Galviensis” has been arrested, by order of the Senate, and is now in durance, in a Pickwickian sense, because he will not answer all the questions propounded to him. The Senators who are dealing with him, know that he sent the Treaty to new York for publication in the Herald. They know, that he has been in the confidence, and that he is the organ of Mr. Secretary Buchanan. They know, that the Herald has teemed with laudations of Mr. Buchanan, and denunciation and ridicule of Mr. Polk and Governor Cass....

... finding that the President was determined to secure re-nomination through the influence of the patronage properly belonging to himself, he hired an obscure young man, who writes for the New York Herald over the signature of “Galviensis,” but who is not even a citizen of the United States—to abuse Mr. Polk and ridicule his pretensions; and to confess the truth, “Galviensis” has been very effective in the performance of his task.
Somebody had secretly leaked the Treaty of Guadalupe Hidalgo but Nugent-Galviensis wasn't talking.

Eventually Nugent was discharged, possibly through the agency of his ally, then Secretary of State (and suspected leaker of the treaty with Mexico) James Buchanan. Correspondence from Washington titled "The Prisoner Released" appeared in the New York Herald on May 2, 1848.

Manhandled Polk? Yanked the President's nose--metaphorically speaking? Check!!!!! Let's ask the victim himself. In his diary entry for March 25, 1848), Polk wrote up a confrontation with his Secretary of State and Democratic rival, James Buchanan:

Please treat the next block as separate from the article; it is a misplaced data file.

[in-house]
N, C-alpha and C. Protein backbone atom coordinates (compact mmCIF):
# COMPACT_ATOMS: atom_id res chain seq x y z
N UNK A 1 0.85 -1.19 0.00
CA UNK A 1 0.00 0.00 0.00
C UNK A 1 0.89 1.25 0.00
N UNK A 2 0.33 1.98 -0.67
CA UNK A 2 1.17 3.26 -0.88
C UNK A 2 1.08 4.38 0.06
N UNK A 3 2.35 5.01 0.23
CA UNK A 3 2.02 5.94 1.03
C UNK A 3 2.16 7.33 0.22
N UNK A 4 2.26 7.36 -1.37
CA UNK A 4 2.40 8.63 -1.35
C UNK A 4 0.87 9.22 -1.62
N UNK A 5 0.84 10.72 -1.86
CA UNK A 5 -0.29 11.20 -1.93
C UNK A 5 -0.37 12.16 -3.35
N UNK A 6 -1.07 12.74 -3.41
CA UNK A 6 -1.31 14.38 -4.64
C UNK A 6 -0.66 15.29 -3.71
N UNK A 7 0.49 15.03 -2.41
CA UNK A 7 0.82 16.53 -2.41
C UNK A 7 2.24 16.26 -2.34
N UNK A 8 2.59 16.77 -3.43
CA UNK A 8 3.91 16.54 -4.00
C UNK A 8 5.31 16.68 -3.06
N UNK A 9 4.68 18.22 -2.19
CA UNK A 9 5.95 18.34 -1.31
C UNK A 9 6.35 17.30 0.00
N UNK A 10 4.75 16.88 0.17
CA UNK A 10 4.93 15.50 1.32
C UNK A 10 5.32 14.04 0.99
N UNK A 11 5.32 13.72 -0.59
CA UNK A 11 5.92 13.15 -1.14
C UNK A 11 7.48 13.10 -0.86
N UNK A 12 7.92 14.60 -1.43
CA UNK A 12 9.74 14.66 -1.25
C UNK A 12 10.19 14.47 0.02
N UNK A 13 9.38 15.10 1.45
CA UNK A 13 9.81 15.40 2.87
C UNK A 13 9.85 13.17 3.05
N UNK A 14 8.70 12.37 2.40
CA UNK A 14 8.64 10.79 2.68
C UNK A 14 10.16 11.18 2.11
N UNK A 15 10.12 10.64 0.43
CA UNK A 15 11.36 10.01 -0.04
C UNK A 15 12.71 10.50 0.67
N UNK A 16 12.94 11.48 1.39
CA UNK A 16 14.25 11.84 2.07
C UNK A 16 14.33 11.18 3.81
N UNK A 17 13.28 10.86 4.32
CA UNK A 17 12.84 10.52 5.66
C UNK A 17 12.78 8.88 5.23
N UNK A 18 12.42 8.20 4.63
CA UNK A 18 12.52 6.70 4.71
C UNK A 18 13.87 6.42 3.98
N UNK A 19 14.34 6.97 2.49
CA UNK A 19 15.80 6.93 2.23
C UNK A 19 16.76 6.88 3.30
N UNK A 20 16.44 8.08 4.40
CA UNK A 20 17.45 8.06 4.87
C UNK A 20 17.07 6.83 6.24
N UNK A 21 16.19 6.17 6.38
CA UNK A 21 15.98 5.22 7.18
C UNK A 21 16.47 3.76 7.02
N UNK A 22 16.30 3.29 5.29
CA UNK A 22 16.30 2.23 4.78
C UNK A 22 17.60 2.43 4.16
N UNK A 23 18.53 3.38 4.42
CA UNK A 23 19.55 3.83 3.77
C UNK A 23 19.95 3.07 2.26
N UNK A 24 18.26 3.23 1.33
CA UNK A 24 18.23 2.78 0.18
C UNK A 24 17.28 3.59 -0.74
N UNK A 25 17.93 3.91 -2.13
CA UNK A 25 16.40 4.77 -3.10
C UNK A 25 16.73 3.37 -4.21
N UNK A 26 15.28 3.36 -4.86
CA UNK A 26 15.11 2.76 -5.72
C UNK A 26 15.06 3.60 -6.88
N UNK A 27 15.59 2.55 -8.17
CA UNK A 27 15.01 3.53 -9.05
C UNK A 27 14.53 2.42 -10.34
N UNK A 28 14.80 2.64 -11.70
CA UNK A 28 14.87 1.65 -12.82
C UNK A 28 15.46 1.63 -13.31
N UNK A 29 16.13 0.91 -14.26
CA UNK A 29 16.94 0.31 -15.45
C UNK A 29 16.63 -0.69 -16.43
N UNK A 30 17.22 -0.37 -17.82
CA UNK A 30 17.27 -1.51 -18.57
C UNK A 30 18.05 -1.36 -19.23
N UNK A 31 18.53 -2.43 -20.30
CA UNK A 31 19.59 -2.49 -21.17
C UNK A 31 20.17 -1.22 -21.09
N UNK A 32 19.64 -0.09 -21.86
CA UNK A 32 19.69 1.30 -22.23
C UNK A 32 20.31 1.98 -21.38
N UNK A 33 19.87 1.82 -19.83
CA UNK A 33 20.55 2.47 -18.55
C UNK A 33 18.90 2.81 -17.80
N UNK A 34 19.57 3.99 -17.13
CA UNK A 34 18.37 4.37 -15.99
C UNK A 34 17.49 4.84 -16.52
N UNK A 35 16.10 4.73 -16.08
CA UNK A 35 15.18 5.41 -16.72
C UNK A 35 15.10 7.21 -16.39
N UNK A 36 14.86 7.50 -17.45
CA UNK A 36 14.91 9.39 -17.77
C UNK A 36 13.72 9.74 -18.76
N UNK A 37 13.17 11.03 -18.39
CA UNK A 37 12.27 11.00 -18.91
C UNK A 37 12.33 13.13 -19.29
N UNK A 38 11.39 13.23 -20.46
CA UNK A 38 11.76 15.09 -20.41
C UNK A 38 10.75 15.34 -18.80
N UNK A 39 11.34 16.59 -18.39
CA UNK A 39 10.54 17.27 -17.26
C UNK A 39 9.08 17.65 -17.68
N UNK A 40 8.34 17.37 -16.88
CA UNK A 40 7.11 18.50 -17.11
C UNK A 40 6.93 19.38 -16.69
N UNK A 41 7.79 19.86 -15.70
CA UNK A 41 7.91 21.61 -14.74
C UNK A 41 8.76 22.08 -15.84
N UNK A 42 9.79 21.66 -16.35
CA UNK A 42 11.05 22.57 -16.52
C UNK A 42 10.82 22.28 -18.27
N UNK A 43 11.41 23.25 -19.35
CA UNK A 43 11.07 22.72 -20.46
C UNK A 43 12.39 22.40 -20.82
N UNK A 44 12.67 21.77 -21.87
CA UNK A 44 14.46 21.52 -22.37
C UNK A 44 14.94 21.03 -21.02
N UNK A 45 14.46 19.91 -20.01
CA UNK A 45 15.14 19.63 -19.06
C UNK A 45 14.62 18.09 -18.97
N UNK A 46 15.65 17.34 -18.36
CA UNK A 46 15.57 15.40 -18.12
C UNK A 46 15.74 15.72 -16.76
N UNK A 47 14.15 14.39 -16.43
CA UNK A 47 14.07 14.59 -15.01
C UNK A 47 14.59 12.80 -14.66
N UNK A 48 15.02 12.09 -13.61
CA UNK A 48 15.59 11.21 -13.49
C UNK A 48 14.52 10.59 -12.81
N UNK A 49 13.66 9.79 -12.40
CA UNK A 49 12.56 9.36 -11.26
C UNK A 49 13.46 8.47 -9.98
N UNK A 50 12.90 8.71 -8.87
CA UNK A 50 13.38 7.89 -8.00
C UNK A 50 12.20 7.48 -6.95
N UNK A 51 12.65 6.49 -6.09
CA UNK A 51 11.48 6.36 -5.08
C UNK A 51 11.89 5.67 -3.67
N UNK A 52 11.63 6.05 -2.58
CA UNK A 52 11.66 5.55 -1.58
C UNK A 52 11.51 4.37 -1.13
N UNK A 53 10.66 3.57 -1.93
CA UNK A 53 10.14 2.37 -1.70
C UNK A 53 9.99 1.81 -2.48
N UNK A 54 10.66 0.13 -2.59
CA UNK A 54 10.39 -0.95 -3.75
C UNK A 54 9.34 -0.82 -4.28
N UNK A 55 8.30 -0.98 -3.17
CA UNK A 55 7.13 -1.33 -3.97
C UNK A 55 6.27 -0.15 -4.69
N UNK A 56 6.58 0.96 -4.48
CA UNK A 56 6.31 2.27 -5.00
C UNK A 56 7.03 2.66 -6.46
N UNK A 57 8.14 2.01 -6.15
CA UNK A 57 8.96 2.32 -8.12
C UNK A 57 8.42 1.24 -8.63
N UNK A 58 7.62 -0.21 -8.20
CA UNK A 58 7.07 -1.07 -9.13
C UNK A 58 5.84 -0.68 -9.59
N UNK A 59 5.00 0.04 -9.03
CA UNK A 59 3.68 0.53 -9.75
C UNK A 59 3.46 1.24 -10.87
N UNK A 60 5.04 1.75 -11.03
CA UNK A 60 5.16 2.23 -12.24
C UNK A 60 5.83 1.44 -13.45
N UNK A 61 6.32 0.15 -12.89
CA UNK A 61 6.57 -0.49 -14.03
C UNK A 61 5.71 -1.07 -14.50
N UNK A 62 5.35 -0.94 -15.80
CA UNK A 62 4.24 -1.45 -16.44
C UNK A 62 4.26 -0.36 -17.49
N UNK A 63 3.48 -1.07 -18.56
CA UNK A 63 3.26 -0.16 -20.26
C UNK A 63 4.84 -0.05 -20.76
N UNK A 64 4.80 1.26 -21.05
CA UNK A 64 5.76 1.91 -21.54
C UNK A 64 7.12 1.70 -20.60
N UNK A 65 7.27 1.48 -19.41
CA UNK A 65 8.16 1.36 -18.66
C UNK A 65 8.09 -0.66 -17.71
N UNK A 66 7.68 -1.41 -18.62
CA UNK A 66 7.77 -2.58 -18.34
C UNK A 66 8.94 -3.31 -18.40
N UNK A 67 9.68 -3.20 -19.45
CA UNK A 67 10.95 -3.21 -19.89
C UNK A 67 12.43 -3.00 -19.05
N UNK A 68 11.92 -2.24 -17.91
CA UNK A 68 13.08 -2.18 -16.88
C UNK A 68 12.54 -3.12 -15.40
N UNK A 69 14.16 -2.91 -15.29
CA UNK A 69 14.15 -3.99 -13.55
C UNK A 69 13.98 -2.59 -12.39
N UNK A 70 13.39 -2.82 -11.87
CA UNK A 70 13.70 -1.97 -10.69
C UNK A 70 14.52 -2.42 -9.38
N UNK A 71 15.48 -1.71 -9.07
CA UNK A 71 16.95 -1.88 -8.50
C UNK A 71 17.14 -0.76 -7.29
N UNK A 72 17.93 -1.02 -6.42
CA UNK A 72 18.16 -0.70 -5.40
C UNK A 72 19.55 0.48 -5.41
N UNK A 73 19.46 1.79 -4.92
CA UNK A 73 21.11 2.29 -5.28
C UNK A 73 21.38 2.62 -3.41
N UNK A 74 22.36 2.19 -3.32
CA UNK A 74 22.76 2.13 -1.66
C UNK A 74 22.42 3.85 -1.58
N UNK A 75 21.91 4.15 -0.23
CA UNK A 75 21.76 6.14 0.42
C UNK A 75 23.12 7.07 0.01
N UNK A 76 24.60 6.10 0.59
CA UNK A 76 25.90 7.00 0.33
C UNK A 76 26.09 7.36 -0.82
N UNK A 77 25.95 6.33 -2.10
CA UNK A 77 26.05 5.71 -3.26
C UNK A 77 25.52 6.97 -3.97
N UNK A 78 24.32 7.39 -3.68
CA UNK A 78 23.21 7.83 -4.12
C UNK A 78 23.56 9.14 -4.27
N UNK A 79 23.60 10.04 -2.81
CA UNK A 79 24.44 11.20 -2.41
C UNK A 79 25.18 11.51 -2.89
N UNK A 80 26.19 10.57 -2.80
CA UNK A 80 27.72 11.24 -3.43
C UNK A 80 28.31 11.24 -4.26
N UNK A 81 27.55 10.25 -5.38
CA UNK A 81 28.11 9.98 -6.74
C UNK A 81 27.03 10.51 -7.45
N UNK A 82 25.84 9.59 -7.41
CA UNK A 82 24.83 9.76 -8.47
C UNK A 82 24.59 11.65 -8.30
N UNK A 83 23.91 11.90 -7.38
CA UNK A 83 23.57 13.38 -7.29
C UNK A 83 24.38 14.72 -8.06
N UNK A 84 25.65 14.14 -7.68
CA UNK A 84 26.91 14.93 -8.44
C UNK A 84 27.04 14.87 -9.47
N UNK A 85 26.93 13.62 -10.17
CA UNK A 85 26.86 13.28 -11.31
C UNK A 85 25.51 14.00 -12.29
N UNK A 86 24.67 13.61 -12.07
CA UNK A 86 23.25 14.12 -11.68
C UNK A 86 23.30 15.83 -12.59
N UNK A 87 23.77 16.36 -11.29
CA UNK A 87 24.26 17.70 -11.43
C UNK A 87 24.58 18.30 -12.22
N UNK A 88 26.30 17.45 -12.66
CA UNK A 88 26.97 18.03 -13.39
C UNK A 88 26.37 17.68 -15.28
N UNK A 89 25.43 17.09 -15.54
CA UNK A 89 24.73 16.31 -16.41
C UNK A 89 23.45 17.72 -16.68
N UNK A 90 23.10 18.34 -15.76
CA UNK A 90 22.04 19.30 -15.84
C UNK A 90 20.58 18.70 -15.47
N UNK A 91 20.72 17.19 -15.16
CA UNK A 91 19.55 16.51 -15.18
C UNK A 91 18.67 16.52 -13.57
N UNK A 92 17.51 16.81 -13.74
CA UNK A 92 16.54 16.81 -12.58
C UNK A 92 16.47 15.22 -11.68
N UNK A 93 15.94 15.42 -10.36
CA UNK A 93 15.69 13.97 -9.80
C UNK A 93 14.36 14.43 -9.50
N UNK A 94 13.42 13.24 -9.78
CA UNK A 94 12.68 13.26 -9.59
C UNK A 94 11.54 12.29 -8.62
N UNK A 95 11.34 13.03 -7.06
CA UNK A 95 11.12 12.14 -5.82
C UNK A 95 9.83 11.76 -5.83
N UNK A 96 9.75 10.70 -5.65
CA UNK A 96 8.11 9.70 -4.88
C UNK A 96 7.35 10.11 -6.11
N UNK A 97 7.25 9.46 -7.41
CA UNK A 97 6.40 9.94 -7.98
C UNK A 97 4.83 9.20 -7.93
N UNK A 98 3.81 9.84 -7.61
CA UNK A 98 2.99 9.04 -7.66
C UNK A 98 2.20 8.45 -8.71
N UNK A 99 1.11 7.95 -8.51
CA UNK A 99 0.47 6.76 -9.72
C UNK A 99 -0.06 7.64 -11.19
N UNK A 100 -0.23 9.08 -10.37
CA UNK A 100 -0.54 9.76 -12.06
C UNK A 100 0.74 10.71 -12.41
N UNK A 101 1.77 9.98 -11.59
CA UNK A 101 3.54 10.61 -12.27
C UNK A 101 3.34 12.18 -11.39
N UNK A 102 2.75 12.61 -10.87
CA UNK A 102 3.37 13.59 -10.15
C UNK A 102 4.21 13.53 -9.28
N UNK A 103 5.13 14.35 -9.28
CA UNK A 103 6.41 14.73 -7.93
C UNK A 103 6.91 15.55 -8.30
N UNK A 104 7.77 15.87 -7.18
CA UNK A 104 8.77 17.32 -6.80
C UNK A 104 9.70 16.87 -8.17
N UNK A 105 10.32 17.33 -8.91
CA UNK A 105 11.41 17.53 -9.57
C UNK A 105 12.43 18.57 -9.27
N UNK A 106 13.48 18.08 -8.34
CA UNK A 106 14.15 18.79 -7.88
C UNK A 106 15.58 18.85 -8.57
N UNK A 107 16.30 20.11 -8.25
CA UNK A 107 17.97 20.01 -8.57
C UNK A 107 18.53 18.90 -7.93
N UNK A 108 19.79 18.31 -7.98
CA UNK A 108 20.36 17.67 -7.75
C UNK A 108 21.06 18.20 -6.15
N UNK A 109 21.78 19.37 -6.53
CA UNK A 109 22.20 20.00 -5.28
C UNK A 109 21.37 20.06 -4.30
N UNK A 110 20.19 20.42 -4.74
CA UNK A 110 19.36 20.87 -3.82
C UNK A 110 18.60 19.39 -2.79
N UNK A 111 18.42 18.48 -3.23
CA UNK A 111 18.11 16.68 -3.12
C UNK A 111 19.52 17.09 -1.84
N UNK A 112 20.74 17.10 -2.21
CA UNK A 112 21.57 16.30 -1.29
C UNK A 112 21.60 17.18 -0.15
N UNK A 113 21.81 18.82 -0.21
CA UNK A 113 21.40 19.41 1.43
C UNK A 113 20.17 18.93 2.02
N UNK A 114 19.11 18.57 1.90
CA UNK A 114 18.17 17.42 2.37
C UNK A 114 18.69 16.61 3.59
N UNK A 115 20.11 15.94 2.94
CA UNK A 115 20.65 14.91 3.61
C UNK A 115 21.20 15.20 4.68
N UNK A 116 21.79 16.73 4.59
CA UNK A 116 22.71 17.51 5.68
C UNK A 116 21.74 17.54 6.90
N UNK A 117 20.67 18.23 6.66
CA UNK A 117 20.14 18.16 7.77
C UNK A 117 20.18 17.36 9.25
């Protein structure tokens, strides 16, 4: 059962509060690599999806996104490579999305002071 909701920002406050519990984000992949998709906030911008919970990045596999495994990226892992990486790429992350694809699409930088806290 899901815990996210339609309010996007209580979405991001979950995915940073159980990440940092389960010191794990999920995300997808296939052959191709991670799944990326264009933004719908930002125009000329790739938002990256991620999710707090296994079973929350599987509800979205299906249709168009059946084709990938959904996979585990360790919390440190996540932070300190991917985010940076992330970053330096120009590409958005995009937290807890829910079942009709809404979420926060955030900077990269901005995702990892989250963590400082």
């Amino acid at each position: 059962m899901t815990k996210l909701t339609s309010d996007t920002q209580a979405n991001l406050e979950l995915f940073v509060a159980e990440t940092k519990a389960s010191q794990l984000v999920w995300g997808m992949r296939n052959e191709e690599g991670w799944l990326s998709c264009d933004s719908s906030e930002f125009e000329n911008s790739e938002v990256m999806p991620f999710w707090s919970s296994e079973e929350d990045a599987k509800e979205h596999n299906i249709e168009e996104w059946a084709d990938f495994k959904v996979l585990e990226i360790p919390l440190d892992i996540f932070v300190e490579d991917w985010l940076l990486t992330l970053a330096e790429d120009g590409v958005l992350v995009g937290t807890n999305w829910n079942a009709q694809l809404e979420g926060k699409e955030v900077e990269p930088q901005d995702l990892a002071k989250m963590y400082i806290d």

There is no reliance to be placed in Nugent. I would not believe him on his oath, and I fear Mr. Buchanan has placed himself in his power. Several members of Congress have within the last few weeks made insinuations to me, and some of them have openly expressed the opinion, that Mr. Buchanan had apprehensions that the Democratic National Convention, which is to meet at Baltimore in May next, might insist upon nominating me for a second term, and that, fearing this, he had procured this letter-writer to assail me through the New York Herald with a view to prevent such a result.... I told him that he knew that Nugent had been for months [calumniating], and still continued to calumniate and abuse me in his infamous letters to the Herald, and that this was a singular mode of giving the support of the Herald to my administration. He said that Mr. Walker and himself had both urged Nugent not to abuse me, but that they could not restrain or prevent him from doing so. I told him that it was deeply to be regretted that he had permitted so unprincipled a scoundrel to approach him, or to have anything to do with him. I did not say to him, because I desired if possible to avoid a rupture with him, that in my opinion no member of my Cabinet who was faithful to my administration and to me, would employ for any purpose a man who was habitually abusing & calumniating the Head of the Government....